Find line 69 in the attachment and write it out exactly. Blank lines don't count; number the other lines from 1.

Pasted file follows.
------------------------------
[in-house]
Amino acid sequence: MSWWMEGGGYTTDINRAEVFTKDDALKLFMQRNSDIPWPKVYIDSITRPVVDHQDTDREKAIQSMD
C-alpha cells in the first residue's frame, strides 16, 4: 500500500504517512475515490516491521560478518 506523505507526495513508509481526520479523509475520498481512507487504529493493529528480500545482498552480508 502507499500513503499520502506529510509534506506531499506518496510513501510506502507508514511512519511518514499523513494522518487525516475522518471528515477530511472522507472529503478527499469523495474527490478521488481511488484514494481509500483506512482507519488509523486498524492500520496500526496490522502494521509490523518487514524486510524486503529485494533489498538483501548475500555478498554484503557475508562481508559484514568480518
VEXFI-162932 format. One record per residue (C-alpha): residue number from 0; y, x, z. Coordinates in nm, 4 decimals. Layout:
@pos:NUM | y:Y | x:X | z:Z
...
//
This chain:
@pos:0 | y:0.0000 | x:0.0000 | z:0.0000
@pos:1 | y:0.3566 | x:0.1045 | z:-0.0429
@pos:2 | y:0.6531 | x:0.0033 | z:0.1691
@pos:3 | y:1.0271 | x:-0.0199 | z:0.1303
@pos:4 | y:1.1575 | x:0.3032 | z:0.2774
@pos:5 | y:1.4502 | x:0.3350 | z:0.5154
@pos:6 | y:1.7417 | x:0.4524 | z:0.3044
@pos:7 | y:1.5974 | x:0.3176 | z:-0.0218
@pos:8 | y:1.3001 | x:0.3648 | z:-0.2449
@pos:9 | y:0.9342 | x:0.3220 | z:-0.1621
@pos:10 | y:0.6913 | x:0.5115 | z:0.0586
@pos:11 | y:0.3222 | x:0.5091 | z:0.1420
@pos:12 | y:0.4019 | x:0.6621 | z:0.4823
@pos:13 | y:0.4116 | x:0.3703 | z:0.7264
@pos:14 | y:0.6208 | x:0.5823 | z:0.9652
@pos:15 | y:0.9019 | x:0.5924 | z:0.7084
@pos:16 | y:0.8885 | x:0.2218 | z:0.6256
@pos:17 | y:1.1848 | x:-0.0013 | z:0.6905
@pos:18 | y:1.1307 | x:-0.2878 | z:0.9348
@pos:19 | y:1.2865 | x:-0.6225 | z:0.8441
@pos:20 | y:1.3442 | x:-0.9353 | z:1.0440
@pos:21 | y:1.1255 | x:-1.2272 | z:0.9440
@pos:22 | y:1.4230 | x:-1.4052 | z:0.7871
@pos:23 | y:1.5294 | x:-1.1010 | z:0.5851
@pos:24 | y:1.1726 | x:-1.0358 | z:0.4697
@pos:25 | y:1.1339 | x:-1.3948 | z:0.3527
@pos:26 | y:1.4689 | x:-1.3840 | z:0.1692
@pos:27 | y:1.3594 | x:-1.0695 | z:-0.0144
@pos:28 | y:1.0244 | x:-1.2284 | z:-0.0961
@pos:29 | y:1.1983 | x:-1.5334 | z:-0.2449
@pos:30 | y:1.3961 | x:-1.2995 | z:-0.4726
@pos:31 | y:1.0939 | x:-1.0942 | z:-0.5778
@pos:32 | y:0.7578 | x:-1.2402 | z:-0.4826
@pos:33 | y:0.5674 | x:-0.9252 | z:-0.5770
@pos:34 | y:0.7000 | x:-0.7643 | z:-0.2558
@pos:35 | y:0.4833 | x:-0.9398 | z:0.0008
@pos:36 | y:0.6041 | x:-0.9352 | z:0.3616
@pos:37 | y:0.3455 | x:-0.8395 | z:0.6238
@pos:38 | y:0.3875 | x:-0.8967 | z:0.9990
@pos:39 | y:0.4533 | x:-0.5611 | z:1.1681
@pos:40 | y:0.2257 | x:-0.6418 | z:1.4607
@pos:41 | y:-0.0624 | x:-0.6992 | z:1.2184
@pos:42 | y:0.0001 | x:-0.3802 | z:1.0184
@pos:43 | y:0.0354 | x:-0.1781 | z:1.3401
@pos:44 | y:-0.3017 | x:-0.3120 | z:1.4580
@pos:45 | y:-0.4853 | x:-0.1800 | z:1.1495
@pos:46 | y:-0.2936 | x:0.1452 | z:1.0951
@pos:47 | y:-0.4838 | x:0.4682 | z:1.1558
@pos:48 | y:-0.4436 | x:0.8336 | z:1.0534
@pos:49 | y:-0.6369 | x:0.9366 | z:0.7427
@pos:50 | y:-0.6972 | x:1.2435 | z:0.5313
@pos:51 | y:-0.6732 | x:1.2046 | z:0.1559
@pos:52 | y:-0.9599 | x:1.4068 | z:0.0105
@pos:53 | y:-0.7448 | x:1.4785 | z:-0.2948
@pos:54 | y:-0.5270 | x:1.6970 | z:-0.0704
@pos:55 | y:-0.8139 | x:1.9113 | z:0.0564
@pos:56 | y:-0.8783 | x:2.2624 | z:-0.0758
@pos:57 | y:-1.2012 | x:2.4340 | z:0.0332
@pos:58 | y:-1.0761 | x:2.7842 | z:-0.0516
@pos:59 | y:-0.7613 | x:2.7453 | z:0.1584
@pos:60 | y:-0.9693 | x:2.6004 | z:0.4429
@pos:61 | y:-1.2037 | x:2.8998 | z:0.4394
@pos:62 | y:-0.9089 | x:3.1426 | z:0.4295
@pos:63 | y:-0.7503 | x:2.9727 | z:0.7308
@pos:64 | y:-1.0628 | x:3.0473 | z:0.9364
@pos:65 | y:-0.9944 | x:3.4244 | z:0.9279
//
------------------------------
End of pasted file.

@pos:60 | y:-0.9693 | x:2.6004 | z:0.4429